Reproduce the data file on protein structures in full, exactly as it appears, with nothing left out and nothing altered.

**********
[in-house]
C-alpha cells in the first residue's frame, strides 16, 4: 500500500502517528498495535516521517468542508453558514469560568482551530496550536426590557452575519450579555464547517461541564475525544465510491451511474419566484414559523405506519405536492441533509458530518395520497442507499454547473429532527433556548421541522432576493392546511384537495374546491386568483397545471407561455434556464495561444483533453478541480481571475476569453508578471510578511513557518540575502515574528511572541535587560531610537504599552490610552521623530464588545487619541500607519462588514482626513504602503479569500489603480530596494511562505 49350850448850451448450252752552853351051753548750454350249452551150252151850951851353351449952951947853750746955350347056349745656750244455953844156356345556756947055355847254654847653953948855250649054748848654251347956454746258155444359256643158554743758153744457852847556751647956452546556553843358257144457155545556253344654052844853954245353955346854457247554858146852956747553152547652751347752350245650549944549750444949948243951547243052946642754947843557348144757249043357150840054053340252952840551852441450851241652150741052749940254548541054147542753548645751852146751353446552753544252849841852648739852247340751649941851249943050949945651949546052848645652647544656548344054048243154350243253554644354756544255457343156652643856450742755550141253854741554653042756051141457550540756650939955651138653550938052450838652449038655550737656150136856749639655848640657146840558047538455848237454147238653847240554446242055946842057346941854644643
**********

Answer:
[in-house]
C-alpha cells in the first residue's frame, strides 16, 4: 500500500502517528498495535516521517468542508453558514469560568482551530496550536426590557452575519450579555464547517461541564475525544465510491451511474419566484414559523405506519405536492441533509458530518395520497442507499454547473429532527433556548421541522432576493392546511384537495374546491386568483397545471407561455434556464495561444483533453478541480481571475476569453508578471510578511513557518540575502515574528511572541535587560531610537504599552490610552521623530464588545487619541500607519462588514482626513504602503479569500489603480530596494511562505 49350850448850451448450252752552853351051753548750454350249452551150252151850951851353351449952951947853750746955350347056349745656750244455953844156356345556756947055355847254654847653953948855250649054748848654251347956454746258155444359256643158554743758153744457852847556751647956452546556553843358257144457155545556253344654052844853954245353955346854457247554858146852956747553152547652751347752350245650549944549750444949948243951547243052946642754947843557348144757249043357150840054053340252952840551852441450851241652150741052749940254548541054147542753548645751852146751353446552753544252849841852648739852247340751649941851249943050949945651949546052848645652647544656548344054048243154350243253554644354756544255457343156652643856450742755550141253854741554653042756051141457550540756650939955651138653550938052450838652449038655550737656150136856749639655848640657146840558047538455848237454147238653847240554446242055946842057346941854644643